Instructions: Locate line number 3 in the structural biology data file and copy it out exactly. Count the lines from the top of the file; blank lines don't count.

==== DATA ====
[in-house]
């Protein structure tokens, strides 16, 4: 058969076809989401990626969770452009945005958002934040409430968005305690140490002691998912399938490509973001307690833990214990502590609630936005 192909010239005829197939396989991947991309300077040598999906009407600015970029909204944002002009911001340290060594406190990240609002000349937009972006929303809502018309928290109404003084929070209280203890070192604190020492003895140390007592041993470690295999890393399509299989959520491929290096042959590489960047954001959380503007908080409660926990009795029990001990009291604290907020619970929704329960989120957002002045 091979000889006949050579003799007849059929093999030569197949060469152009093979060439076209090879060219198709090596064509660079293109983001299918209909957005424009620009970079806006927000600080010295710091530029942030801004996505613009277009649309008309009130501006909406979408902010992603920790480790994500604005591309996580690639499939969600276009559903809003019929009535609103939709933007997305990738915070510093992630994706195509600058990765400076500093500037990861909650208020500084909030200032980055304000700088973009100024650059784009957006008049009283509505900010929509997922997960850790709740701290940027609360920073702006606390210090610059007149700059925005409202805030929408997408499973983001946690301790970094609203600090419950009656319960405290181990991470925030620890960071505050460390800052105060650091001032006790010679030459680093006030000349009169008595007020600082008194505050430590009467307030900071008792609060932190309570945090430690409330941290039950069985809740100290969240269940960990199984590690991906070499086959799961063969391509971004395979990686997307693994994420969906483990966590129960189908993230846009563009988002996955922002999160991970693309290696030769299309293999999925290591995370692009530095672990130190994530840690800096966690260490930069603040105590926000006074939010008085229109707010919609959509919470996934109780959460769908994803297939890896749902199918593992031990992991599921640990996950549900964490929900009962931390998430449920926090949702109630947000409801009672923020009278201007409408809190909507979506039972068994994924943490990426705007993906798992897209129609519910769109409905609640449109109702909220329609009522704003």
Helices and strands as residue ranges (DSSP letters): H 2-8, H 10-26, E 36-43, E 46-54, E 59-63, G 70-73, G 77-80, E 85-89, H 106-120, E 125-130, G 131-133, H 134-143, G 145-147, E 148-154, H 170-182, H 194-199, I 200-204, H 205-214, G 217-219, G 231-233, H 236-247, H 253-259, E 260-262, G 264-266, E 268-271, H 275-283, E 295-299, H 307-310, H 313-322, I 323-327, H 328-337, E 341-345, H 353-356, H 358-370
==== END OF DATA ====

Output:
Helices and strands as residue ranges (DSSP letters): H 2-8, H 10-26, E 36-43, E 46-54, E 59-63, G 70-73, G 77-80, E 85-89, H 106-120, E 125-130, G 131-133, H 134-143, G 145-147, E 148-154, H 170-182, H 194-199, I 200-204, H 205-214, G 217-219, G 231-233, H 236-247, H 253-259, E 260-262, G 264-266, E 268-271, H 275-283, E 295-299, H 307-310, H 313-322, I 323-327, H 328-337, E 341-345, H 353-356, H 358-370